Spike in EEO Retaliation Claims Prompts EEOC to Update Enforcement Guidance

Definition of “Protected Activity” Expanded

Published in Employment Discrimination (Tuesday, February 9, 2016 2:45 pm)

Most U.S. employers are familiar with their obligations to comply with federal equal employment opportunity (“EEO”) laws that prohibit discrimination on the basis of an individual’s personal characteristics, including sex, age, race, religion, national origin, disability, and genetic information. It is also a form of unlawful discrimination for an employer to punish or “retaliate” against an individual for engaging in “protected activity”, such as complaining to a supervisor about discriminatory treatment or serving as a witness in a discrimination lawsuit. Even if the underlying charge of discrimination lacks merit, employers may still have liability if they engage in retaliation against the individual who makes the complaint.

On January 21, 2016, the U.S. Equal Employment Opportunity Commission (“EEOC”) announced a proposed expansion of its enforcement authority for retaliation claims, citing agency data showing that such claims are now the most frequently alleged basis of employment discrimination against both private and public employers.1 The courts have not always agreed with the EEOC’s interpretation of the laws the agency enforces, and the guidance will likely invite criticism from the employer community.2 Nevertheless, the EEOC’s views on this issue will govern the initial processing and investigation of retaliation claims and should therefore be taken seriously.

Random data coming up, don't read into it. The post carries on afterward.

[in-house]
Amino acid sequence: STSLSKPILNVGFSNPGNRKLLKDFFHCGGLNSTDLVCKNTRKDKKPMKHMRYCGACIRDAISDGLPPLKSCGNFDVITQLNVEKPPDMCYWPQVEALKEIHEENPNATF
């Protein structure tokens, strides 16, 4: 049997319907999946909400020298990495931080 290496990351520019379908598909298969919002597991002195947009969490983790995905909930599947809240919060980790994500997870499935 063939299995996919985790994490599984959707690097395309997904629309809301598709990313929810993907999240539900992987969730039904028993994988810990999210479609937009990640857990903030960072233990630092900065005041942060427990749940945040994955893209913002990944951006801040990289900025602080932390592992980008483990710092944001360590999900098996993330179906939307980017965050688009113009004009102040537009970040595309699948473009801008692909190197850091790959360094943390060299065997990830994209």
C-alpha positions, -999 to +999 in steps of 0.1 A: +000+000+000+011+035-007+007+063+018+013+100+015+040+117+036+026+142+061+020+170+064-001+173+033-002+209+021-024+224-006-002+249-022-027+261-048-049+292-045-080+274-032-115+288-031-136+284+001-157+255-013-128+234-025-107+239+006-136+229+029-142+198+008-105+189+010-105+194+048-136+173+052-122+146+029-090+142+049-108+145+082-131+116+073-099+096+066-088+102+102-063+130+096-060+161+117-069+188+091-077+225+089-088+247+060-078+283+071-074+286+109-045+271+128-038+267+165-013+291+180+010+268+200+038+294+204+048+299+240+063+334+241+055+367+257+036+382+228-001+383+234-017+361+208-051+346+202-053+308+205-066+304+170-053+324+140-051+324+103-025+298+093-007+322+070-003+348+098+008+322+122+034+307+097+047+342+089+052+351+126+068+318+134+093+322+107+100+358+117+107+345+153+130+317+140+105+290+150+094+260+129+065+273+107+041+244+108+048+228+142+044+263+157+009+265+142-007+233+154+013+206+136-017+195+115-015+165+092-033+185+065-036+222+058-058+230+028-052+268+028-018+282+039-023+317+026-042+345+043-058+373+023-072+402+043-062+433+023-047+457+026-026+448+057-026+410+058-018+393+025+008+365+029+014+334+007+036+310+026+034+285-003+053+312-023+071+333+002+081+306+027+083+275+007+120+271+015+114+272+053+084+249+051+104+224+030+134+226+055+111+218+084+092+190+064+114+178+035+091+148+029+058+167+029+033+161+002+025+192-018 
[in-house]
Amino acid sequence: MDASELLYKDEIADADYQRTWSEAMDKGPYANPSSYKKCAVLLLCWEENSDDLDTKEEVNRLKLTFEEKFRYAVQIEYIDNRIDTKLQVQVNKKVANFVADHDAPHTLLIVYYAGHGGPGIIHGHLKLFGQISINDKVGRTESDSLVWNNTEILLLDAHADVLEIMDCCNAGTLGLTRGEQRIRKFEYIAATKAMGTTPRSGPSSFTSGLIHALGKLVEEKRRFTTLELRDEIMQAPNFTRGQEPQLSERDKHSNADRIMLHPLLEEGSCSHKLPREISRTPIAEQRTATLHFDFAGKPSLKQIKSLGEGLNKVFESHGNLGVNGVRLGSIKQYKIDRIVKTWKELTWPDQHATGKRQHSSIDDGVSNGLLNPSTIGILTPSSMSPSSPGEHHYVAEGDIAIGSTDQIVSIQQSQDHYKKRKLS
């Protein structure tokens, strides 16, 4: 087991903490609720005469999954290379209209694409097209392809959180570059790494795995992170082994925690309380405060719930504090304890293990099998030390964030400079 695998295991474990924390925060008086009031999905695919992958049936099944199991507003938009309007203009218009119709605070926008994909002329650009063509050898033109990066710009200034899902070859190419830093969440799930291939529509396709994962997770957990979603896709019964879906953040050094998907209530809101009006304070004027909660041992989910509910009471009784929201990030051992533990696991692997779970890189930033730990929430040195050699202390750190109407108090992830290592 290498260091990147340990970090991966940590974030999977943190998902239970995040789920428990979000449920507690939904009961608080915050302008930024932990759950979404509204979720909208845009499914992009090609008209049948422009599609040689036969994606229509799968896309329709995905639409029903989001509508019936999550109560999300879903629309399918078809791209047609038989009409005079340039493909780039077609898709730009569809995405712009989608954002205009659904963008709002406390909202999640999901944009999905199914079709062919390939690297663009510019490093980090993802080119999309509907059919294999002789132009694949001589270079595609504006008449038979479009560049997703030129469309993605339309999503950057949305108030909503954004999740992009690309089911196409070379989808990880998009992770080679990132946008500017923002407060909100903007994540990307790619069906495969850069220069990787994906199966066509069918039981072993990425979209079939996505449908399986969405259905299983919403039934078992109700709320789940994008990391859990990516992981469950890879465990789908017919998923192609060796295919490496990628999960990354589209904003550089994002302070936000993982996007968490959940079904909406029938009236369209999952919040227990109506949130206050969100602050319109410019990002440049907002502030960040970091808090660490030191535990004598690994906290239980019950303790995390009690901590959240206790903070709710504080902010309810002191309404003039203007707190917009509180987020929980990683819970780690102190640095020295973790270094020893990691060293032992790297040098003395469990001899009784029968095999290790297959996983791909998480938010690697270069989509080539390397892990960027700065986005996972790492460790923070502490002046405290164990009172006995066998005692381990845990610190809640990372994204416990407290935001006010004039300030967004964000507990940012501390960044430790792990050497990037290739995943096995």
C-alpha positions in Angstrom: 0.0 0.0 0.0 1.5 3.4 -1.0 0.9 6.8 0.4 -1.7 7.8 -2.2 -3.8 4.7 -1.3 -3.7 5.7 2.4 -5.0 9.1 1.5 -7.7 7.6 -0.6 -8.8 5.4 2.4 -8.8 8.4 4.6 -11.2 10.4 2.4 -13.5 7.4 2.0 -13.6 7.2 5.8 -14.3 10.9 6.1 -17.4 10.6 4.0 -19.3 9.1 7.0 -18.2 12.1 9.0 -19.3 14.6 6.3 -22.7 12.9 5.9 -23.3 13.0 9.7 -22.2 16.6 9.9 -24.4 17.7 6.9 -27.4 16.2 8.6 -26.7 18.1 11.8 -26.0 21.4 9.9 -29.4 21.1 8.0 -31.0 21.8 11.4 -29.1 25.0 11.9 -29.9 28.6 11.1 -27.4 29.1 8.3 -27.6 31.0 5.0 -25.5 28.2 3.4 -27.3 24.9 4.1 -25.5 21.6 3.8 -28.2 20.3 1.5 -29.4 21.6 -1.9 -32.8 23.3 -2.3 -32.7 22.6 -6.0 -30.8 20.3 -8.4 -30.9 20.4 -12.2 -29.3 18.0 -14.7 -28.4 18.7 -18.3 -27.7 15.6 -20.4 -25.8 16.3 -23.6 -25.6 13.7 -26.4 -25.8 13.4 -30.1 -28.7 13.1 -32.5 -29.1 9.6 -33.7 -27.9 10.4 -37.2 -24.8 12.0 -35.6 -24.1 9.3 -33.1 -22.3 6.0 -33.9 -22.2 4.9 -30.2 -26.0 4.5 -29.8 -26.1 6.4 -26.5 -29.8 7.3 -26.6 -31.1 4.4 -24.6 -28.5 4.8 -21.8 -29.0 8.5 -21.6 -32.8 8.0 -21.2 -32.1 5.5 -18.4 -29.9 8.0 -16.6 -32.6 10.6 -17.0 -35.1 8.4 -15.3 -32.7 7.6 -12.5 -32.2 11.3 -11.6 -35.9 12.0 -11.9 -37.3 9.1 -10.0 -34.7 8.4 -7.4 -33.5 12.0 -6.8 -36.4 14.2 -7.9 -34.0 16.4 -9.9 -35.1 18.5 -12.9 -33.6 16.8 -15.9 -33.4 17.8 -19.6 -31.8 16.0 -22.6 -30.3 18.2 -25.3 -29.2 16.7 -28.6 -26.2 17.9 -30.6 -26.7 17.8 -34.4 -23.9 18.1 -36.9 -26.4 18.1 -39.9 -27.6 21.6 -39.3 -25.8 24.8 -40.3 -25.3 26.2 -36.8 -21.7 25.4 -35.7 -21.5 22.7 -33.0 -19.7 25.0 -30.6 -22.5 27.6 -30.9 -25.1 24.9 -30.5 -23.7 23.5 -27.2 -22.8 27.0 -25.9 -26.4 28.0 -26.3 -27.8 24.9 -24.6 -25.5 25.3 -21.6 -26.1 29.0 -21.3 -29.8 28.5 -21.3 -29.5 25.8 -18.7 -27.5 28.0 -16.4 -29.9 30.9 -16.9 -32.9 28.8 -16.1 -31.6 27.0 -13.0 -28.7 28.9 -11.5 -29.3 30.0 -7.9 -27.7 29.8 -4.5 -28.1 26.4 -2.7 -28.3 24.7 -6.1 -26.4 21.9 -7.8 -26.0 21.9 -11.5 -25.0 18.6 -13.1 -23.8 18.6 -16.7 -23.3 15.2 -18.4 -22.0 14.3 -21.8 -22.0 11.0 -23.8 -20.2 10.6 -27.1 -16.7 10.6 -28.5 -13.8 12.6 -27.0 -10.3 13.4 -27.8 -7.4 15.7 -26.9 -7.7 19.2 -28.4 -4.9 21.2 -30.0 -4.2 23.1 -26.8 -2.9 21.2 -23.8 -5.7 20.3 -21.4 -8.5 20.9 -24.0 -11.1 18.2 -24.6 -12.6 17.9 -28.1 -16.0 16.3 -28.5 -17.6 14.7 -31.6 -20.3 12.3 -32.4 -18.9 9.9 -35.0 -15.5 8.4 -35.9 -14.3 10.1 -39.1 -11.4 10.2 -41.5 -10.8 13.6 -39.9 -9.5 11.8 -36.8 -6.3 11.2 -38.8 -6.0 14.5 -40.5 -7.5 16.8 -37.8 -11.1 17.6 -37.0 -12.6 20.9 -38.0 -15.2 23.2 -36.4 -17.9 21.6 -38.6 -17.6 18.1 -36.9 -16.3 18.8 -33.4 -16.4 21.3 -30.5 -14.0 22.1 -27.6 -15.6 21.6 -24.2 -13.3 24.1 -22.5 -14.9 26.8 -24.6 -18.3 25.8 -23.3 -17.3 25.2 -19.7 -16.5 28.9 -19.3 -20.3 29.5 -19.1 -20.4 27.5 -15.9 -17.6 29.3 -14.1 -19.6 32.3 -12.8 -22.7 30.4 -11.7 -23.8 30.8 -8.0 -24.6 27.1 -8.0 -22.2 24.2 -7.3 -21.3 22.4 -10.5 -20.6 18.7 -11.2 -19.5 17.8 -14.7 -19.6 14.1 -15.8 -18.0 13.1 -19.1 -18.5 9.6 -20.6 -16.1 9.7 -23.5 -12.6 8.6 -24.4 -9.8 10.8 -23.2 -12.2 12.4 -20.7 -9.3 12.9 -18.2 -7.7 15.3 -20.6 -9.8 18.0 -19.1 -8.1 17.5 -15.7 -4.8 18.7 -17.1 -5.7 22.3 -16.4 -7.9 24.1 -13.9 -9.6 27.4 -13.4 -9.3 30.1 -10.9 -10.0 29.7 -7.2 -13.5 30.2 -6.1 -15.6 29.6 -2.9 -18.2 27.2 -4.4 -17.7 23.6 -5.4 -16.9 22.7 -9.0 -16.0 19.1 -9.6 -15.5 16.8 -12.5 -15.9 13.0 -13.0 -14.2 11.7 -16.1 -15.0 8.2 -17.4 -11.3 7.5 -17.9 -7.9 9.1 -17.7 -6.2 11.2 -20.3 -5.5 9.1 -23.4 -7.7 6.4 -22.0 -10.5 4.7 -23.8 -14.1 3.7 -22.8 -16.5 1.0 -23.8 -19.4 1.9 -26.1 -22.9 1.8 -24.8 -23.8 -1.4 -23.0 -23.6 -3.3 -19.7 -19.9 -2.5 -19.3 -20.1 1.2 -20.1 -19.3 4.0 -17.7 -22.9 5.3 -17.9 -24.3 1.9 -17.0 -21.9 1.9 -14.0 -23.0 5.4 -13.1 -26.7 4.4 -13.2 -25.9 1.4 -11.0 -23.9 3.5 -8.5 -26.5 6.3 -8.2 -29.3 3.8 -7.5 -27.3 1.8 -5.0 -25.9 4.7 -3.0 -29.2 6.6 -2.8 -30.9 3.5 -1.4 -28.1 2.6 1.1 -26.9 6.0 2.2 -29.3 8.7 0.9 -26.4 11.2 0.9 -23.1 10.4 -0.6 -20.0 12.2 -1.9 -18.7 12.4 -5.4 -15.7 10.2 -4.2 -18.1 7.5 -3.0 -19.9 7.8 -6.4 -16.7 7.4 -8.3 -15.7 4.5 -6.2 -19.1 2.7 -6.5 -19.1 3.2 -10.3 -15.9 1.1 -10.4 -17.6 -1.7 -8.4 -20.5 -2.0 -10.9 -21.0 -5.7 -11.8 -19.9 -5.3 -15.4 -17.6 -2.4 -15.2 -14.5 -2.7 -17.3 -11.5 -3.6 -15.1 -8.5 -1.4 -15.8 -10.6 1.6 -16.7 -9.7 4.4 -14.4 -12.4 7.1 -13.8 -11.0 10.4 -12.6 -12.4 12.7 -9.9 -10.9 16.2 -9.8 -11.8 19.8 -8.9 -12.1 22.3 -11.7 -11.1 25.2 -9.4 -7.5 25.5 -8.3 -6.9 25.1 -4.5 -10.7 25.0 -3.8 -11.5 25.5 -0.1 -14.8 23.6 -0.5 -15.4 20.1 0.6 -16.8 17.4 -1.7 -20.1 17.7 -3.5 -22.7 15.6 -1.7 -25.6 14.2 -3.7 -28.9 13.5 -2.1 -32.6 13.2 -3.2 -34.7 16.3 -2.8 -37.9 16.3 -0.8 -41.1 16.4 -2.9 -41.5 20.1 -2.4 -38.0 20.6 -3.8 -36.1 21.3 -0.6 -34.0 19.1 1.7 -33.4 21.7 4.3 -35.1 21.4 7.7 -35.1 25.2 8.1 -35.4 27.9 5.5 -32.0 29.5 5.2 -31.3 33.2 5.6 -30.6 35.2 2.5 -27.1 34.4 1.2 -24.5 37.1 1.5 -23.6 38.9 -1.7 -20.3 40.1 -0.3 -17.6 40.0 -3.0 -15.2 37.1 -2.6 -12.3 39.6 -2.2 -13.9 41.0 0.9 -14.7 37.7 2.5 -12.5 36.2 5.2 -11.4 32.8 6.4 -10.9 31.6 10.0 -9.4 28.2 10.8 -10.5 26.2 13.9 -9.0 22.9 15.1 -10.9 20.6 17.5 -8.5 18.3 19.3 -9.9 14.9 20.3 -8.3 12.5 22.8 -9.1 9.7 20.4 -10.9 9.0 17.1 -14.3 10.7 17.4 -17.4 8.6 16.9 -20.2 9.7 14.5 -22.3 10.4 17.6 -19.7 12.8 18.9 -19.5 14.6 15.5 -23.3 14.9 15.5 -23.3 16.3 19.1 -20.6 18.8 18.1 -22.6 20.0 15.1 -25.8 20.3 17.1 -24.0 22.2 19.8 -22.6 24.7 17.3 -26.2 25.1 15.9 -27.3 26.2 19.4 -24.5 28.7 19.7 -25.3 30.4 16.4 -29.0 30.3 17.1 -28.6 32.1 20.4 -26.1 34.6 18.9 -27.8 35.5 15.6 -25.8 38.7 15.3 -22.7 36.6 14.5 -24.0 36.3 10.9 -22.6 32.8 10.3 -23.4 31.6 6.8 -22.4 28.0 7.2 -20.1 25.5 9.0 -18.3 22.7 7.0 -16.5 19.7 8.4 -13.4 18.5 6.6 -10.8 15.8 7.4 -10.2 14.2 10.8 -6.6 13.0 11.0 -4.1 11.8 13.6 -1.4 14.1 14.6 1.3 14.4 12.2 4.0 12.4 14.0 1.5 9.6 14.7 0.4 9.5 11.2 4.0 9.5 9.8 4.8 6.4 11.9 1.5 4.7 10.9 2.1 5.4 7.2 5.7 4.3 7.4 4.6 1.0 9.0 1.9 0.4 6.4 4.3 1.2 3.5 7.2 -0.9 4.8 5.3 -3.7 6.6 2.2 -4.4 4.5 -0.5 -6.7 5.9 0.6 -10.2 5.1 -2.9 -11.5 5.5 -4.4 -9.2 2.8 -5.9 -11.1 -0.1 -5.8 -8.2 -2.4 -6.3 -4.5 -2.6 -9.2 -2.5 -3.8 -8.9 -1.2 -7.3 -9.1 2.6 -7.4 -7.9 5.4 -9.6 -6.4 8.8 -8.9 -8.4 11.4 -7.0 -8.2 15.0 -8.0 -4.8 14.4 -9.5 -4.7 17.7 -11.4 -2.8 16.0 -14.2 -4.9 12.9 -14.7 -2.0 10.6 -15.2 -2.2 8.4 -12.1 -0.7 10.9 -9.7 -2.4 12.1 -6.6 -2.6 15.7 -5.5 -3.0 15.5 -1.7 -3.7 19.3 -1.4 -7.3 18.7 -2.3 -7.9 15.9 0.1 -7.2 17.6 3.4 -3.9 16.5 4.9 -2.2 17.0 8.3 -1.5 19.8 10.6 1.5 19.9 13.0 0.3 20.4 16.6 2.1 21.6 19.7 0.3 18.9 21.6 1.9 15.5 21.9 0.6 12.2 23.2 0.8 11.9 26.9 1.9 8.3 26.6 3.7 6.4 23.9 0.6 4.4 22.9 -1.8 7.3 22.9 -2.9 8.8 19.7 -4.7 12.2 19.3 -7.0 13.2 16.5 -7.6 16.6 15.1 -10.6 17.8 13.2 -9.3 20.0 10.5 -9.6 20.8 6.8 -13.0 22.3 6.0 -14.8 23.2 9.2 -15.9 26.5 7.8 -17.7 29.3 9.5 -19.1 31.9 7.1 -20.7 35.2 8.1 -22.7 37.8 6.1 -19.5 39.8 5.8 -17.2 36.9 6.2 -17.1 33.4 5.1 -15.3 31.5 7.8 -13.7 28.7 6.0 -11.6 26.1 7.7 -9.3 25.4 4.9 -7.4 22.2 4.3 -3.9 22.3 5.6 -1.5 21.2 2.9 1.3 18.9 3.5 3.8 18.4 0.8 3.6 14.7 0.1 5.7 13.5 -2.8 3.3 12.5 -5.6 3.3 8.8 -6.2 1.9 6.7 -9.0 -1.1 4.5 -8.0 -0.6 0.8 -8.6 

“Retaliation” Claims Require 3-Step Analysis

According to the EEOC, “Retaliation occurs when an employer unlawfully takes action against an individual in punishment for exercising rights protected by the EEO laws.”3 The public policy rationale for treating retaliation as a separate form of unlawful discrimination is to ensure individuals are not deterred from coming forward when they believe an EEO violation has occurred. As the U.S. Supreme Court has observed, enforcement of the anti-discrimination laws “depends upon the cooperation of employees who are willing to file complaints and act as witnesses.”4

There are three steps involved in analyzing whether unlawful retaliation may have occurred.  All three must be satisfied.

  1. The first step in analyzing a retaliation claim is to determine whether an individual (either an applicant for a position or a current employee) engaged in “protected activity” which includes either a) “opposing” conduct the individual believes to be discriminatory (“protected opposition”) or b) “participating” in EEO activity (“protected participation”). For example, a female employee who complains to her supervisor that she is paid less than her male co-workers is engaged in “protected opposition,” while an employee who files a charge of sex discrimination with the EEOC is engaged in “protected participation.” Conduct that may fall into the “opposition” category need only satisfy a “reasonableness” test.   According to the EEOC, “An individual need only have had a reasonable belief that the matter complained of violates the EEO laws in order for his statements or actions to constitute protected ‘opposition’.”5
  2. The second step is to determine if the “protected activity” (whether “protected opposition” or “protected participation”) occurred before “adverse action” is taken by the employer (such as terminating the individual from employment). For purposes of retaliation charges, the EEOC interprets “adverse action” quite broadly. It includes “any action that might well deter a reasonable person from engaging in protected activity,”6 including “work-related threats, warnings, reprimands, transfers, negative or lowered evaluations, verbal or physical abuse (whether or not it rises to the level of creating a hostile work environment), [and] transfers to less prestigious or desirable work or work locations.”7